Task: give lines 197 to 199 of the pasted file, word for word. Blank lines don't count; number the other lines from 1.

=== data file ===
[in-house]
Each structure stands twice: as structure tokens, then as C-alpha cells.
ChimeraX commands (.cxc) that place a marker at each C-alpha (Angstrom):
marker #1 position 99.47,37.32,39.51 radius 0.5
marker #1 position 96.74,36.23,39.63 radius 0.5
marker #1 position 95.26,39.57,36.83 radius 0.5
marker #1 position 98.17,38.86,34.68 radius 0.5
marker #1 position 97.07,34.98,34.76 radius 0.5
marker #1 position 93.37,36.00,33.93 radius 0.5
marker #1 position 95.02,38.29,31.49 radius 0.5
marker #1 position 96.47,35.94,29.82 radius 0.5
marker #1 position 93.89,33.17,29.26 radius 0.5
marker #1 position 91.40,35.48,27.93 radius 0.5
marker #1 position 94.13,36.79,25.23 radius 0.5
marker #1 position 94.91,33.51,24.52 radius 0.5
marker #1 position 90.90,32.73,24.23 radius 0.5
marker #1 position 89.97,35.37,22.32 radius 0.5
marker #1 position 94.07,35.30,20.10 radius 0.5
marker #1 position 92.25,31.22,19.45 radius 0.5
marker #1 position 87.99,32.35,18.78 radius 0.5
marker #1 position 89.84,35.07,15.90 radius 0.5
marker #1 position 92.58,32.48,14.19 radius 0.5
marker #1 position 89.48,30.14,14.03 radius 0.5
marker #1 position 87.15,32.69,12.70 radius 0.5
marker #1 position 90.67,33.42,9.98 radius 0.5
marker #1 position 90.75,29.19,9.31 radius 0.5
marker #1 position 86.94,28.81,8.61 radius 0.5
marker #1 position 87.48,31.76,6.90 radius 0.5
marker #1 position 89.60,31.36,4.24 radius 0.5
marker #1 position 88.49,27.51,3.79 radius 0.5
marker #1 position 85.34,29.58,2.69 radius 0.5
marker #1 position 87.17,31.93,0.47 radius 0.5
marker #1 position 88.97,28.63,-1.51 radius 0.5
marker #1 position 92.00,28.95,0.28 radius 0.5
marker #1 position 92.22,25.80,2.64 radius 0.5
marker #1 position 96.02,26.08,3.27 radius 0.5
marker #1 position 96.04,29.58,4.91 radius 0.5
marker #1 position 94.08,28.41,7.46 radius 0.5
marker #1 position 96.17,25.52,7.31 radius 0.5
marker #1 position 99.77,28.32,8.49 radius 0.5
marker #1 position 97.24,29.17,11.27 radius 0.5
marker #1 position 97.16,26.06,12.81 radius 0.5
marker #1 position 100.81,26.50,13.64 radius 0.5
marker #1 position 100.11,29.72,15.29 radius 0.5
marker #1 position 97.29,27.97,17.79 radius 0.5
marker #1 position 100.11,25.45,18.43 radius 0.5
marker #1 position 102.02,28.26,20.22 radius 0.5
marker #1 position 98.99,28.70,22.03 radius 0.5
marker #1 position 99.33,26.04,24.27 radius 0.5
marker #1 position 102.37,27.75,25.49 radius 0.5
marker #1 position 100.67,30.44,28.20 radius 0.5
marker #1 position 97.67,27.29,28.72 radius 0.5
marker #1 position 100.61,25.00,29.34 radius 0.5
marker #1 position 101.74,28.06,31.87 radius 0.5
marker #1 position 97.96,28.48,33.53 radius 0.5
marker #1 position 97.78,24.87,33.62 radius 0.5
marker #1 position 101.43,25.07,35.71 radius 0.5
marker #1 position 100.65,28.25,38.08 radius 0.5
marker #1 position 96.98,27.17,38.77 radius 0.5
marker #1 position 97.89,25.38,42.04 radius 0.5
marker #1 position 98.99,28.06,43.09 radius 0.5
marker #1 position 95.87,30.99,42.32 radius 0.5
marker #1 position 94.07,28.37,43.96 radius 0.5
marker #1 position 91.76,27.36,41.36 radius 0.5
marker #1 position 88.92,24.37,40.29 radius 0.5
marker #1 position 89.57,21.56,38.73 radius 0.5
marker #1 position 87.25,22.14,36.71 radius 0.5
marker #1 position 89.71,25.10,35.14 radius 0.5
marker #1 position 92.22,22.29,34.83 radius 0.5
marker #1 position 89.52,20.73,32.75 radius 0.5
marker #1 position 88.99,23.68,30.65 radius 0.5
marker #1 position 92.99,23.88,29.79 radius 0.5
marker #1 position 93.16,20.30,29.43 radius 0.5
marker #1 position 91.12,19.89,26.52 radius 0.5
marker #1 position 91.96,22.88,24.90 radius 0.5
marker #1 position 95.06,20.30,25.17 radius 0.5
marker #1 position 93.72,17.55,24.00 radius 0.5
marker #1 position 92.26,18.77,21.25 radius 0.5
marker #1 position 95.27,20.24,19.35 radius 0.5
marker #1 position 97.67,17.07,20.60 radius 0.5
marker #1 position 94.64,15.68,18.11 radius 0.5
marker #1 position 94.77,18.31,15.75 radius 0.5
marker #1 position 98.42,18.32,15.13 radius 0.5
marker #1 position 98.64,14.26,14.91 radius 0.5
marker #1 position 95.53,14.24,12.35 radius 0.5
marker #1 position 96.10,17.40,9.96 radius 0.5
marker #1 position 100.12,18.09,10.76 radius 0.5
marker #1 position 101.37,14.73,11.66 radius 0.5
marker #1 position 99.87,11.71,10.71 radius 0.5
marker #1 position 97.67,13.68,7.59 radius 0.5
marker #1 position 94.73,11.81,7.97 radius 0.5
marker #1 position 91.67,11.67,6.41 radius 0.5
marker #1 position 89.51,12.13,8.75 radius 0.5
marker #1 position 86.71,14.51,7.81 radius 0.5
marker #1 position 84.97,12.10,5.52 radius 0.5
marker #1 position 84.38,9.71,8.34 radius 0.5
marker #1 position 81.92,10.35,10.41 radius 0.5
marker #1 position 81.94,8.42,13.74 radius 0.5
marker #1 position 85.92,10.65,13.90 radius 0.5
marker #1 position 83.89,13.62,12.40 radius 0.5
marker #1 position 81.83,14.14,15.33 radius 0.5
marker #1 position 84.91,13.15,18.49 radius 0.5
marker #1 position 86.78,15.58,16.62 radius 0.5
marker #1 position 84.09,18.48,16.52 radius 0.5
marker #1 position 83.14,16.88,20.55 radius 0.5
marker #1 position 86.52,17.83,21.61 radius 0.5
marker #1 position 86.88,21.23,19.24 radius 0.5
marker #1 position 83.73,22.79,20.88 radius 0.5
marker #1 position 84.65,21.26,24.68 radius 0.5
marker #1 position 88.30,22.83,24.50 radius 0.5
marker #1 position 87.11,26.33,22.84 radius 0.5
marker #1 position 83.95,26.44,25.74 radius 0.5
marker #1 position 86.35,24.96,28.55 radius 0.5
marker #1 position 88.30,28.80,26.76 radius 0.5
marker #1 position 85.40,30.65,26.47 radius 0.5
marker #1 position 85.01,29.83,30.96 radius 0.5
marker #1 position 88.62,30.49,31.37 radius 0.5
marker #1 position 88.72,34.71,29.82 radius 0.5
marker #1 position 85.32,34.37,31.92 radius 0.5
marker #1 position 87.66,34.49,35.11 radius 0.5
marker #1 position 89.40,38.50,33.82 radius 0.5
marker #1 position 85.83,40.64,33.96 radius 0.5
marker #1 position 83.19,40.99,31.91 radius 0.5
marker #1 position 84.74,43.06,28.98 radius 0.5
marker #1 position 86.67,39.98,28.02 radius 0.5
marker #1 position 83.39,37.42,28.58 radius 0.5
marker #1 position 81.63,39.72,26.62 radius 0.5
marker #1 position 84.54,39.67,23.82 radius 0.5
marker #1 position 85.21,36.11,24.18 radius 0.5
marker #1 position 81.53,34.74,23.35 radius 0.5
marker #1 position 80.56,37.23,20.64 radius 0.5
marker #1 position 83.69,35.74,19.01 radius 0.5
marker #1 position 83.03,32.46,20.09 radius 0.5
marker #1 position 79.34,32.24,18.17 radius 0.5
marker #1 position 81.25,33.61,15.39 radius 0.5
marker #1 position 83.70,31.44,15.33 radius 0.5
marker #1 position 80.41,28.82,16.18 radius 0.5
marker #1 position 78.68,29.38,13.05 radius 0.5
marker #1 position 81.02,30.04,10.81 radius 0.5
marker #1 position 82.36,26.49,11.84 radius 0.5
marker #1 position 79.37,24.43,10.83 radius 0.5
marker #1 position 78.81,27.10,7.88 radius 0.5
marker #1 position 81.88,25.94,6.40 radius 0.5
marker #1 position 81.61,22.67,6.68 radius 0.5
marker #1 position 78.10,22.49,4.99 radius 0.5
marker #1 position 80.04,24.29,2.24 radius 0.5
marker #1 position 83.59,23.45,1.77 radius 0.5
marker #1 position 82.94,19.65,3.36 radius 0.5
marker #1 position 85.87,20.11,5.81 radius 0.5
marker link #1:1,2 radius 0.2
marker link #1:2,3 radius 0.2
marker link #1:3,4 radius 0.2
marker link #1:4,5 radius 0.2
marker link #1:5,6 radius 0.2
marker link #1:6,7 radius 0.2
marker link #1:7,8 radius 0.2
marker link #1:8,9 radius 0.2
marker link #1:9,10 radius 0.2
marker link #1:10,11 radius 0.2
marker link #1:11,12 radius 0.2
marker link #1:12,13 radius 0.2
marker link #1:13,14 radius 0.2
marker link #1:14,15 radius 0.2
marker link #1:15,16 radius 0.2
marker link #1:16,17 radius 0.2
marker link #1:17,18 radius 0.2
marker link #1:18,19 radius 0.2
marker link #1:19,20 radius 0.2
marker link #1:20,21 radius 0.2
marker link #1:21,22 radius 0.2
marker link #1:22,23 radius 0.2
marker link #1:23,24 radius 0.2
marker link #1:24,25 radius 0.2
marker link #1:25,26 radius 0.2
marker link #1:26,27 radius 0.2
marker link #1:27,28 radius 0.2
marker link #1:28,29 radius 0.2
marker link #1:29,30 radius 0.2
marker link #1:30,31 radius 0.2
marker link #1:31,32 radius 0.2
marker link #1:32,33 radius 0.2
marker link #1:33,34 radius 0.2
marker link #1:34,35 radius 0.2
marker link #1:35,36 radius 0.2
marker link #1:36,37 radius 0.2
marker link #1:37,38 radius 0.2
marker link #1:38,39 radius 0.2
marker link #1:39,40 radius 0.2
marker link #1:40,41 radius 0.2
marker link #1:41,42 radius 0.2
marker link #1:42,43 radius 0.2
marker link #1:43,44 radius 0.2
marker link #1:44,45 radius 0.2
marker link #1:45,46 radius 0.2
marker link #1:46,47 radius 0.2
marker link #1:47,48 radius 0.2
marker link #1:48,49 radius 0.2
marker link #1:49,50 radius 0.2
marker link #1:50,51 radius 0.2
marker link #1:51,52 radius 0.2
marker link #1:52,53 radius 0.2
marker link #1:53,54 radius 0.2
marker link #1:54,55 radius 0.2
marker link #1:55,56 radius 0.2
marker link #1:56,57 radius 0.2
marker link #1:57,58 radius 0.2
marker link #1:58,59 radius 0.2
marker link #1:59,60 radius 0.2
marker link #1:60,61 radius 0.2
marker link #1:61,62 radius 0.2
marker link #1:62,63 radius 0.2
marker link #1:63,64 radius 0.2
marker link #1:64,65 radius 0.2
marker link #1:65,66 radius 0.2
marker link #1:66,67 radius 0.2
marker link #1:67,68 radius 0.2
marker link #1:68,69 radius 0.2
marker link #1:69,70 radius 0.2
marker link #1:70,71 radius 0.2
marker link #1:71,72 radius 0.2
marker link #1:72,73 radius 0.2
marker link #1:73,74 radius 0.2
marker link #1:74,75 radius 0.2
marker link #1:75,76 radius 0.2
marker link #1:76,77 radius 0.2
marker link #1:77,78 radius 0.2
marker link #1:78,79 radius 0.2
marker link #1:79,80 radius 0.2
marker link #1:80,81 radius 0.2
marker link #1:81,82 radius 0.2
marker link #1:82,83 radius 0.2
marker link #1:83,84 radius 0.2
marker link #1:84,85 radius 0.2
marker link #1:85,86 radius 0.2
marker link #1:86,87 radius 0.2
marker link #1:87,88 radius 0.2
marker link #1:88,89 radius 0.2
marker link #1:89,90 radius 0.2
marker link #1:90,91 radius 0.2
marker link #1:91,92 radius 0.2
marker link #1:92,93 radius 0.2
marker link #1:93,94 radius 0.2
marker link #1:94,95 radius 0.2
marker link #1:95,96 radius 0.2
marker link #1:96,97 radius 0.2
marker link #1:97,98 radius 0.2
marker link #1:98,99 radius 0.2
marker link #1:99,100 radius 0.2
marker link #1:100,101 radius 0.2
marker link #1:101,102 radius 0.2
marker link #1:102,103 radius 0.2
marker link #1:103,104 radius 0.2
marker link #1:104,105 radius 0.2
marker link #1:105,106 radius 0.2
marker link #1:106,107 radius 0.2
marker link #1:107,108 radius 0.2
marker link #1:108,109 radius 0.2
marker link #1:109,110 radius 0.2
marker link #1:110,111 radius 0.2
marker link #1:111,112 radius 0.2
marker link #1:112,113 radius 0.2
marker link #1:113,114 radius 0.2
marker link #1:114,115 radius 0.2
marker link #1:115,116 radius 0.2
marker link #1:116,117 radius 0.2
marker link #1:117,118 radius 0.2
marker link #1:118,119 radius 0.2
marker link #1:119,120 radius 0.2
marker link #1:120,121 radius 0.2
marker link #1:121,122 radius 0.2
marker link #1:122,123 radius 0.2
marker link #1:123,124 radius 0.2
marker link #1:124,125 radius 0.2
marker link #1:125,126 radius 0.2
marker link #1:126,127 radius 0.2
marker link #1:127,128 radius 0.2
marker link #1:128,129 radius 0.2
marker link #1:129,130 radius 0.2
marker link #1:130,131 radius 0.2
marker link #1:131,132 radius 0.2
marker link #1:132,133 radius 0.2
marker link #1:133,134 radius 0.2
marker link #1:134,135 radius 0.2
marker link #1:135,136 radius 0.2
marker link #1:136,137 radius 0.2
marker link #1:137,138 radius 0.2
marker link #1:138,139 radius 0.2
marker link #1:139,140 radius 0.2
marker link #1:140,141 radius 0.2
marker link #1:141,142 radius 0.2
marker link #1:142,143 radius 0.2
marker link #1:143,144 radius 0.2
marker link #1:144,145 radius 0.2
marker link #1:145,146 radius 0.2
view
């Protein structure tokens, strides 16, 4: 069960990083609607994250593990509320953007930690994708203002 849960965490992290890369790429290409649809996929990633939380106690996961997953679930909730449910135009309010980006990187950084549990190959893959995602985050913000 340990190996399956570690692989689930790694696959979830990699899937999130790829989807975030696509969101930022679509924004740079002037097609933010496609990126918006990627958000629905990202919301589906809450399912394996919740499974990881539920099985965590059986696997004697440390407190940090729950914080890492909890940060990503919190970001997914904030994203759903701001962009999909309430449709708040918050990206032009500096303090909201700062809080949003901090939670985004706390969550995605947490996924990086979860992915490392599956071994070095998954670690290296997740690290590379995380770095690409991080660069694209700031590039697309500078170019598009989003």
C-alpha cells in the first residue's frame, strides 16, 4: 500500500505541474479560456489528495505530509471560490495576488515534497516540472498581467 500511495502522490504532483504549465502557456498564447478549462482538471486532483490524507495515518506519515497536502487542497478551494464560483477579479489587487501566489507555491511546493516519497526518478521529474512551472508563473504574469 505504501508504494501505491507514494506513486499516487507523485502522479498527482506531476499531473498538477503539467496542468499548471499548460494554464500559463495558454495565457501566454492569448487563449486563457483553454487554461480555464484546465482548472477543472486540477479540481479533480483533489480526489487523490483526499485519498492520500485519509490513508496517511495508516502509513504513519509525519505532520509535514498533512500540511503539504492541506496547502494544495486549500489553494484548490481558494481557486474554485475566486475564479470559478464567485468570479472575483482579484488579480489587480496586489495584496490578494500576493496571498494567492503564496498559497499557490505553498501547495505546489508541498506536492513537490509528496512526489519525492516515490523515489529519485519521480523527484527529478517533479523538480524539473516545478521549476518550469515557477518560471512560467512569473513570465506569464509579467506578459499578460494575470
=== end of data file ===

marker link #1:48,49 radius 0.2
marker link #1:49,50 radius 0.2
marker link #1:50,51 radius 0.2